Ok, so this isn’t a CrossFit or nutrition or exercise-related post, but it is about our mental health and well-being as women. I never really thought about the proliferation of the “hot mess” trend until this article made me take a closer look at how young women are being portrayed in recent TV series. While images of PhotoShopped, unattainably perfect models can damage how we see ourselves and make us try to conform to a conjured norm, so can these TV shows, which arguably are trying to swing the pendulum the other way by showing “real” women, but are presenting messages just as contrived and with overall theme of still looking “cute” or being “attractive” despite being a hot mess. Not cool. I am totally all about presenting the more real side of life and all of its snafus, but just as we should accept being human, we should also fully accept, and own, our successes, which we achieve despite being human. Empowering young women with role models who say, yeah, I’m not perfect — I say awkward things and leave the bathroom with my skirt tucked into my undies every once and a while — BUT I own a business, run a household, climb the career ladder, lift weights, am a human rights activist, sell properties, etc., etc., and I am PROUD of being WHO I am. What we look like, or how we portray ourselves, should be a reflection of our confidence, our belief in what we’re worth, not how we endear ourselves to the world. Amiright?
Finally a motivation video without fitness models, but with ordinary girls! All sizes. All shapes. All fitness levels. One common goal: to be better than yesterday. And that’s all that matters. You CAN do it. Start where you are. You’ll get where you want to go. #believeinyourself
Hormones. Everyone has them, but women have cycles of them; different times during the month when they ebb and flow and cause our best efforts in the gym (and in life) to be sabotaged by changes in both metabolism and stored energy, as well as recovery time. Read more on why we shouldn’t write off PMS symptoms during training, and what we can do differently to fuel up #likeagirl and curb their effects.
If hearing the words “double unders” conjures images of whip marks and instantly fills you frustration, you aren’t alone. Even seasoned crossfitters have good and bad double under days — it’s a seemingly fickle skill that decides to disappear the moment you need them most, namely competition or in the heat of a wod you are trying to PR. Double unders are an exercise in timing and form. When we practice, we might get 10 or more in a row, but once 3, 2, 1, Go hits, we tense up, which alters our form, shortening the rope or making us jump wildly. Ever feel like you can’t breathe, and someone says “relax,” and you’re like WHAT?? I CAN’T BREATHE HOW CAN I RELAX?!?!; but then you focus, calm yourself down, and suddenly, you can breathe? That’s kind of like double unders. If you allow frustration to get the best of you, they just aren’t going to happen. But if you calm down, focus on a point in front of you, and find a relaxed jumping rhythm, you are sure to succeed.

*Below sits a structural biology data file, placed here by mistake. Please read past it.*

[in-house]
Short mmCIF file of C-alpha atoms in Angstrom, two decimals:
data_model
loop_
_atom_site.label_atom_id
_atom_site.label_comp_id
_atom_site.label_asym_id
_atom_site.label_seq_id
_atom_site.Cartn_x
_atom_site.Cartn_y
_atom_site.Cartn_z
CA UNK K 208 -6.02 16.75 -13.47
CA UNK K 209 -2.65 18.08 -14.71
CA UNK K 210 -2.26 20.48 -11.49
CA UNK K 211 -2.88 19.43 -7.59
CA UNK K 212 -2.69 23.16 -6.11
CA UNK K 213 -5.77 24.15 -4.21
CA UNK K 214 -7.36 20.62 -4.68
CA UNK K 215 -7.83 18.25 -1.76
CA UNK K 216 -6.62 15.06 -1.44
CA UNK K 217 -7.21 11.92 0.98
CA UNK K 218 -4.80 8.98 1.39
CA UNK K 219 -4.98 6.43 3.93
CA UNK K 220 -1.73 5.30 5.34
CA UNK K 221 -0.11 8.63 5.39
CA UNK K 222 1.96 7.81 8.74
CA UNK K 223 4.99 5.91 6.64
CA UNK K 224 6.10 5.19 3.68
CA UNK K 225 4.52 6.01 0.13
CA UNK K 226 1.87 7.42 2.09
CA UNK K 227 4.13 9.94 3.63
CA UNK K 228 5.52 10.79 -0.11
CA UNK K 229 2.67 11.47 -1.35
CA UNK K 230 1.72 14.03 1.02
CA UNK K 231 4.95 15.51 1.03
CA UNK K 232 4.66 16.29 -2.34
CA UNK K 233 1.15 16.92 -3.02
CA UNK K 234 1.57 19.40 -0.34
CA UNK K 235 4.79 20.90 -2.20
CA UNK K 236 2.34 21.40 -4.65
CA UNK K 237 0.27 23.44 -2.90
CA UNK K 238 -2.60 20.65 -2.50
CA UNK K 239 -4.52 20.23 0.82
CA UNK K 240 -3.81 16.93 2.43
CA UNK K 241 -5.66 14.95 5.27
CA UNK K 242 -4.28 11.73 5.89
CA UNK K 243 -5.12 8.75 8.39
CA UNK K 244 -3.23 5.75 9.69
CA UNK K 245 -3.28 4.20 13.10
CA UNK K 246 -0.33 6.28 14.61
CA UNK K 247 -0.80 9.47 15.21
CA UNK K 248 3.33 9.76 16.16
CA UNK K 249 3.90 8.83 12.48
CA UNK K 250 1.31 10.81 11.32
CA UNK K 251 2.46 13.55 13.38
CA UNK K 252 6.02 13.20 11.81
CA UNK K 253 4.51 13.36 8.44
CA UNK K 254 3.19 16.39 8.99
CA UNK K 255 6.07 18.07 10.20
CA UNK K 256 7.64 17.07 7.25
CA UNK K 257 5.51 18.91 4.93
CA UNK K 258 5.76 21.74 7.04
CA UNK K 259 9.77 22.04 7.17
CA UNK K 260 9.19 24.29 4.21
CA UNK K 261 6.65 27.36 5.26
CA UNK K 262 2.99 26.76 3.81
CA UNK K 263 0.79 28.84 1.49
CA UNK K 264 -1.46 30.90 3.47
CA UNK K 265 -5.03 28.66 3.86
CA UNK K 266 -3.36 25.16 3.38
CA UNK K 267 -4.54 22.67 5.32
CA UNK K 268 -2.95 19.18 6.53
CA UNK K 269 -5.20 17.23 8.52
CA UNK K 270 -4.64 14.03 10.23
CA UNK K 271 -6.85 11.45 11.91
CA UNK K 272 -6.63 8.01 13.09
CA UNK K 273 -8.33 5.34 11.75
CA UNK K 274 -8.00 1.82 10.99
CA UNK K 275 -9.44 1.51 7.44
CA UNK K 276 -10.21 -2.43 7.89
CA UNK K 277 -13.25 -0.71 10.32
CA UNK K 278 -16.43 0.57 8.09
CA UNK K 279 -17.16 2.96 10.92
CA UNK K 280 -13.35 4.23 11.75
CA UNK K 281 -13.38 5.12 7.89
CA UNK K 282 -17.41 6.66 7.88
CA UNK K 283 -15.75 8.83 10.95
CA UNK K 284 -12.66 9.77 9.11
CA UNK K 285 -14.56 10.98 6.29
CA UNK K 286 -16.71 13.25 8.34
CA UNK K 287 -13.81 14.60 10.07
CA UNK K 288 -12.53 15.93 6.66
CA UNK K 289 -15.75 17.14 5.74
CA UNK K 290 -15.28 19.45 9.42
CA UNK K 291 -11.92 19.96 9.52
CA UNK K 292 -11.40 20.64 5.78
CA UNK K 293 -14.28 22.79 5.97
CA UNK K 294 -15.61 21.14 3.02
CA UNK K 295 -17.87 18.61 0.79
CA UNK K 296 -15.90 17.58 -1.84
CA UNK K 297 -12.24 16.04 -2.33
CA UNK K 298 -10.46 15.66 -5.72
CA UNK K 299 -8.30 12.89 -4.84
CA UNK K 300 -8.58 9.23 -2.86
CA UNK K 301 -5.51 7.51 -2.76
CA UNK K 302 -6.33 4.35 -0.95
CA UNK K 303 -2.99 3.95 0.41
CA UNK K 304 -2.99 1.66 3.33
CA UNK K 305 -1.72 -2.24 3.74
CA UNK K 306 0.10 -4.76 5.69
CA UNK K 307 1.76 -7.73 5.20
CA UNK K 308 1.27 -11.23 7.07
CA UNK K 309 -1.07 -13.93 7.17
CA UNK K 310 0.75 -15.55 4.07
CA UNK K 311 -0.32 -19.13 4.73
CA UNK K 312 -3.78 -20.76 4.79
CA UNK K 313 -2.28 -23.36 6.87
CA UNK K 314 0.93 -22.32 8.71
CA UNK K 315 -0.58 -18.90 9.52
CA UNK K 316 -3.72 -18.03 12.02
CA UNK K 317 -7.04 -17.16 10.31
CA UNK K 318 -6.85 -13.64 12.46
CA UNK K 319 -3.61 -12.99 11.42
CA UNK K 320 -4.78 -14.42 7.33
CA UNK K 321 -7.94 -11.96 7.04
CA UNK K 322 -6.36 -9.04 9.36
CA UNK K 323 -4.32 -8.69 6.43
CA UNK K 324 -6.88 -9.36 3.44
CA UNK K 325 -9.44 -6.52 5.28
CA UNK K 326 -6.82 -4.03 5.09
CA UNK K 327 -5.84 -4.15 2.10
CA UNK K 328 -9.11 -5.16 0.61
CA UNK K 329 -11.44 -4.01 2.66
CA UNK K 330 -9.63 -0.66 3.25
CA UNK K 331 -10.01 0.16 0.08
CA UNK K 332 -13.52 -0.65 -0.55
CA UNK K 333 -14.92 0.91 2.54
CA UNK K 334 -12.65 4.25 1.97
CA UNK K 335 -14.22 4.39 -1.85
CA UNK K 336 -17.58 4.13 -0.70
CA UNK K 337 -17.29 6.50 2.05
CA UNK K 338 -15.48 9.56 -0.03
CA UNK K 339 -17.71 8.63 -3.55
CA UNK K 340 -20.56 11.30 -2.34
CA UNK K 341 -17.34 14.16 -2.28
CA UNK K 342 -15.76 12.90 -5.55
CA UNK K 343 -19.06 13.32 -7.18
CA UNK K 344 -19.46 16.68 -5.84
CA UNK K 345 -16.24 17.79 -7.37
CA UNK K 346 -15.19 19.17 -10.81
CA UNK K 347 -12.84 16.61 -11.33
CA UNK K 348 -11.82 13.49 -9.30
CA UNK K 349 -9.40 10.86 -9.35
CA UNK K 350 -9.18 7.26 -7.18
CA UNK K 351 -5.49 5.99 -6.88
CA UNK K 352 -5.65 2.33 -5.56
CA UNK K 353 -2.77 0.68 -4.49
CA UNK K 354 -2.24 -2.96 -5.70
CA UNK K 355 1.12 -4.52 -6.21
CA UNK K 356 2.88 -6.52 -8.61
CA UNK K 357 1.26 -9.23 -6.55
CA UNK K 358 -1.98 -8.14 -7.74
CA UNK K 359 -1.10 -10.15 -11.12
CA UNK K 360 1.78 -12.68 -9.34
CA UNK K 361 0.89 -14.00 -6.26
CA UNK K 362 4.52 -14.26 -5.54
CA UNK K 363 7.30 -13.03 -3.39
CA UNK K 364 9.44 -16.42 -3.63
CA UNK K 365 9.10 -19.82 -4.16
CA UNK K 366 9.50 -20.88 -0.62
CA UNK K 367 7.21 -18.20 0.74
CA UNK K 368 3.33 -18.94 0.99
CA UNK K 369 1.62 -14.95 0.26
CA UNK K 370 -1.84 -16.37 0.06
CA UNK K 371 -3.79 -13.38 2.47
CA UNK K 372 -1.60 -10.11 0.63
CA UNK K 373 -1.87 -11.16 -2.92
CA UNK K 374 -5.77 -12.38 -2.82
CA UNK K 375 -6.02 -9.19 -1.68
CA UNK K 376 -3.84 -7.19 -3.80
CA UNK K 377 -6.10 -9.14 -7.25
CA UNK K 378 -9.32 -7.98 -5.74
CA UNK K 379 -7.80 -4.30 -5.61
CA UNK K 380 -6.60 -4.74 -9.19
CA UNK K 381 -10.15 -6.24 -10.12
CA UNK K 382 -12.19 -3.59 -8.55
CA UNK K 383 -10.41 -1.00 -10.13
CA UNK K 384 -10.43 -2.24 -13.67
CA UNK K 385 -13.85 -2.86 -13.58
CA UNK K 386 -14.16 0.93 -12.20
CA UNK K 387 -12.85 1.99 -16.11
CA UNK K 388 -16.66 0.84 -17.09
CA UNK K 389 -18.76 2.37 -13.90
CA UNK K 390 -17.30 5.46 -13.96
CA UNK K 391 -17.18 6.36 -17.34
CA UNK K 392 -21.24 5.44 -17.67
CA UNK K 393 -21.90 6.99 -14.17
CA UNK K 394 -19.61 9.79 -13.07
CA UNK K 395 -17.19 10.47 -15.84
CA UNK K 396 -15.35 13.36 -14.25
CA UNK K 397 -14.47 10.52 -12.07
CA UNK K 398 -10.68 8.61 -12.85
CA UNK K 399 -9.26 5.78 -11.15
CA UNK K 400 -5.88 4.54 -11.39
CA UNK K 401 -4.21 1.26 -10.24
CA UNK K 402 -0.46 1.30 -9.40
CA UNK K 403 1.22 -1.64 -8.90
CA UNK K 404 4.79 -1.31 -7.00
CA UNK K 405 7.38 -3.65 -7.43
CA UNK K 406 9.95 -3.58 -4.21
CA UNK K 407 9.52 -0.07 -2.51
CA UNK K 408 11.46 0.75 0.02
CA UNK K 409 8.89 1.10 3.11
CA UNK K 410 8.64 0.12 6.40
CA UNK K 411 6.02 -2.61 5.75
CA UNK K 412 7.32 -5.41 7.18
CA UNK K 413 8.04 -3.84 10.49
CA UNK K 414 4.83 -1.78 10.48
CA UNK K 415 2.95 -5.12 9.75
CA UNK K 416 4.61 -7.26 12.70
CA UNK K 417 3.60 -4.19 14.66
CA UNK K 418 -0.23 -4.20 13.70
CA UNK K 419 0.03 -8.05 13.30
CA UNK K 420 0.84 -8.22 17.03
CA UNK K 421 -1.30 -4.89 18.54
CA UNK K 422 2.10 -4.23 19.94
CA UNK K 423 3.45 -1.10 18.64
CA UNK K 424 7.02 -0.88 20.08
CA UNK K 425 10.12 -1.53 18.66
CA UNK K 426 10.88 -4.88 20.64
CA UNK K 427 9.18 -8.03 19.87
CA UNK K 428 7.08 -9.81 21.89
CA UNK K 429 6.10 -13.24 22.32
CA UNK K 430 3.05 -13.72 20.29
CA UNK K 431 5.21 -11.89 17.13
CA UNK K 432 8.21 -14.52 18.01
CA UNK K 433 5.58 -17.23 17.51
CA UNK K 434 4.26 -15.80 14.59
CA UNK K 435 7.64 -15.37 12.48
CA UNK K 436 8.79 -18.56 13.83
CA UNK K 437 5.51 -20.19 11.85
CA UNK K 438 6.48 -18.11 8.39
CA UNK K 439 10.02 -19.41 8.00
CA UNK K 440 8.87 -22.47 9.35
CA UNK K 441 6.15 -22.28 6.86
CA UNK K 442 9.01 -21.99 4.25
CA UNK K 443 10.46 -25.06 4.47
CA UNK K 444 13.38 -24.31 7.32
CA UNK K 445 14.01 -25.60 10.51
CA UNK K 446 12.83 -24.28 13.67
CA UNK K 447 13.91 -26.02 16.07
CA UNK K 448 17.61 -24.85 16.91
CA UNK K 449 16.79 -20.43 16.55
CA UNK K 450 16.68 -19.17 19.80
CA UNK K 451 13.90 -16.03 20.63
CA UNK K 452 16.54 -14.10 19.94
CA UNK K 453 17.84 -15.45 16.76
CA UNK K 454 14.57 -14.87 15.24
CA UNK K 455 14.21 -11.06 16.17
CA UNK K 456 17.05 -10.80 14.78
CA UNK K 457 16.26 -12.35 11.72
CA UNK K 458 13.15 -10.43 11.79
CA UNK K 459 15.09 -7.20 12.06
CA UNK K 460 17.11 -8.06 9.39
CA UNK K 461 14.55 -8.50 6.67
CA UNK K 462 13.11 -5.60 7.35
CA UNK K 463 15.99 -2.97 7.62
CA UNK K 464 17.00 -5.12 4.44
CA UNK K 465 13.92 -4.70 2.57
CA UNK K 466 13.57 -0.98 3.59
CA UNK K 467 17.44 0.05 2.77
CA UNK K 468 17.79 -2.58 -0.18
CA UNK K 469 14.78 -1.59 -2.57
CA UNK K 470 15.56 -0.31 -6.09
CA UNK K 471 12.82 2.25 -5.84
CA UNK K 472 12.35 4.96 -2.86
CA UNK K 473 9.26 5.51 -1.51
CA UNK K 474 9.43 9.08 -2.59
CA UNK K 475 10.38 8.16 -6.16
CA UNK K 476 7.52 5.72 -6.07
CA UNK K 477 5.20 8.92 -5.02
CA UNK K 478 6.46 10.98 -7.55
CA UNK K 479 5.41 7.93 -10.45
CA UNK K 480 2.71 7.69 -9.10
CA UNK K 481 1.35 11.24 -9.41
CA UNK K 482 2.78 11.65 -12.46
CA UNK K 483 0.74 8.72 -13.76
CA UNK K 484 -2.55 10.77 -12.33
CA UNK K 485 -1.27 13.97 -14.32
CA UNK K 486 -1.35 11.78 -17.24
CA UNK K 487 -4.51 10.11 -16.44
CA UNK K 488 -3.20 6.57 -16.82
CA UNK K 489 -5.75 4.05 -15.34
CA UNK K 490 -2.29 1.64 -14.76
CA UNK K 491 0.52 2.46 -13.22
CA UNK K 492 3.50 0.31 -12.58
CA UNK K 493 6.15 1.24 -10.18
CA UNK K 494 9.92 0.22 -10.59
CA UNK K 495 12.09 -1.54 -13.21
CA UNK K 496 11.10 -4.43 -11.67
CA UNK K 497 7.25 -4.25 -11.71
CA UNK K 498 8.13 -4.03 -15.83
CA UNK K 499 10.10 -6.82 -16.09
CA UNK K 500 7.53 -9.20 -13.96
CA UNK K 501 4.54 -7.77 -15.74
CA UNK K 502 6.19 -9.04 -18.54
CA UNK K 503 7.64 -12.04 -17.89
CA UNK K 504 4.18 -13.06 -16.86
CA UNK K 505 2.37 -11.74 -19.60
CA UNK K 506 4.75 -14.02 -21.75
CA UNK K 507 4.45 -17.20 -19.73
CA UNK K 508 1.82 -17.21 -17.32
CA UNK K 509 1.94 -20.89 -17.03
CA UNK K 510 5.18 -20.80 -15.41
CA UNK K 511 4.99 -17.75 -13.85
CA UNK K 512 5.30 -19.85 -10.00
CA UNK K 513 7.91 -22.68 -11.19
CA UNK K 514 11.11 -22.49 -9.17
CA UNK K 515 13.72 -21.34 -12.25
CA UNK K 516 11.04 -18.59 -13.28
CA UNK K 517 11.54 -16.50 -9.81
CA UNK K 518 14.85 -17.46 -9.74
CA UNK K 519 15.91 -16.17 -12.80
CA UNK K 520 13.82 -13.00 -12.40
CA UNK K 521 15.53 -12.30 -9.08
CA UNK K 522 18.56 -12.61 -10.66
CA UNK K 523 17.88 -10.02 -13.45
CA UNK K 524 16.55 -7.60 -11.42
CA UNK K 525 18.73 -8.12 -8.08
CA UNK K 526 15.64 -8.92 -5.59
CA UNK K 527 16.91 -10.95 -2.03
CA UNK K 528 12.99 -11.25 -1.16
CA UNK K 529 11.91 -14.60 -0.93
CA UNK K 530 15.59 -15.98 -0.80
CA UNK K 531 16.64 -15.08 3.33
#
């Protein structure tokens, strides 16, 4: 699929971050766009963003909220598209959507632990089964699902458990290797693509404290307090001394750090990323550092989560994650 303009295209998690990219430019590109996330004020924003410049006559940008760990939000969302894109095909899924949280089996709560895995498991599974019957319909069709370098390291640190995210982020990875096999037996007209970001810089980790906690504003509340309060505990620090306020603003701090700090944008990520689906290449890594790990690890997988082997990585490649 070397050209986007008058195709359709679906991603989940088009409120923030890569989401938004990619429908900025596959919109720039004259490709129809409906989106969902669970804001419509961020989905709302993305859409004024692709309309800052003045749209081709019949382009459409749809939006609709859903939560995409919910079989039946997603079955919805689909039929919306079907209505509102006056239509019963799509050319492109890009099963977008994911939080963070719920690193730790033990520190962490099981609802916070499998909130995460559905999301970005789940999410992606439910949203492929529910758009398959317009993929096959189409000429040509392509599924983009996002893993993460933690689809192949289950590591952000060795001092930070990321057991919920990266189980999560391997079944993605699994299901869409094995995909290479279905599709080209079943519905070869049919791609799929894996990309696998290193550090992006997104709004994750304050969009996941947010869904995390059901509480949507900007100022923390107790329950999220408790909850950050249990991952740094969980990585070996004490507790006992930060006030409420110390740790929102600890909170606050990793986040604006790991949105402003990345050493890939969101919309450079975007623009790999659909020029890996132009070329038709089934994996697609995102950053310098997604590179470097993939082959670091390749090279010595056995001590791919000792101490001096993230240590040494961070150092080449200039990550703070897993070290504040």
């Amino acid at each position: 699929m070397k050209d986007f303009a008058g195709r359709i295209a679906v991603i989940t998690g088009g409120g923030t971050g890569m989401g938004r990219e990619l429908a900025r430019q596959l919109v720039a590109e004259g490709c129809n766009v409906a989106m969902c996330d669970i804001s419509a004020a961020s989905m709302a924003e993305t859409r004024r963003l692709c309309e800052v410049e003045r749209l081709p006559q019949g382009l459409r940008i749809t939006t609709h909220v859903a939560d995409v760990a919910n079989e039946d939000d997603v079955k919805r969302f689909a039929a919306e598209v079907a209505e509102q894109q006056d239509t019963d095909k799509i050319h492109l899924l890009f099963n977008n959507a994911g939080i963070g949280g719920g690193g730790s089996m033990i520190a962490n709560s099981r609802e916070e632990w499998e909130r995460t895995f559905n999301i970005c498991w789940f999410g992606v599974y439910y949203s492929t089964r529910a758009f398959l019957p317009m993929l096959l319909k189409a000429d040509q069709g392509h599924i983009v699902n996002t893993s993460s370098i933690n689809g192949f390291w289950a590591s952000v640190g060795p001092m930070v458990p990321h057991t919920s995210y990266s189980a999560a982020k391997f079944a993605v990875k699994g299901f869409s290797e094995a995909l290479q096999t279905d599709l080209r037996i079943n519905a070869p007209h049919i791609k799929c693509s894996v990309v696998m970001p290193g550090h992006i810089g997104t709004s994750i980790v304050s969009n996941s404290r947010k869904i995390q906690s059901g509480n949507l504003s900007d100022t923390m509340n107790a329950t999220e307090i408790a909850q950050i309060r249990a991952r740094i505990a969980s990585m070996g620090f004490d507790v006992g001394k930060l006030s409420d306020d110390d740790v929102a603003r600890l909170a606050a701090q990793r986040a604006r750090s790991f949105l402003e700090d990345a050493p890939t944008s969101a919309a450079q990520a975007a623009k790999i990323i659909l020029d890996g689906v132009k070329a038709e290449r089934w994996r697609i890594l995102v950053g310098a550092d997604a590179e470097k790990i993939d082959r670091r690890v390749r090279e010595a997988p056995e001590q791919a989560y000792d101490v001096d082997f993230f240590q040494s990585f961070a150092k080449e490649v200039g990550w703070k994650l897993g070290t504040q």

We give cues like “keep your wrists at your sides,” “hollow position,” “don’t donkey kick,” but sometimes the words don’t jive with what we think we are or are not supposed to do. I find that videoing myself (for any movement I’m trying to improve) is the most helpful in resolving conflicts in form. I see what I’m doing wrong, understand how the cues illustrate that, then maybe think of cues that make sense to only me to get me to do what I need to do. “Jump straight” is what has helped me stop doing the donkey kick that I didn’t even realize I was doing till I videoed myself. And let me tell you, double unders feel WAY easier when I’m not expending all that extra energy to jump high and kick like that.
If our common cues haven’t been working for you, check out A Guide to Improving Your Double Unders by Molly Metz, champion jump roper and owner of CrossFit Mad Hops and JumpNRope. Click through to the JumpNRope site and check out some of the videos — the world record double unders and Molly doing 100 TRIPLE UNDERS UNBROKEN will inspire you to master this skill!
Women play has hard as men do in the gym, but should we rest harder? What are the physiological differences that dictate what kinds of stresses our muscles and bodies best respond to? How about eating to perform and what to eat to recover? Check out the recent post on PurePharma’s blog, Muscle Myths: Does Muscle Recovery Differ For Women for answers and tips for how to recover #likeagirl.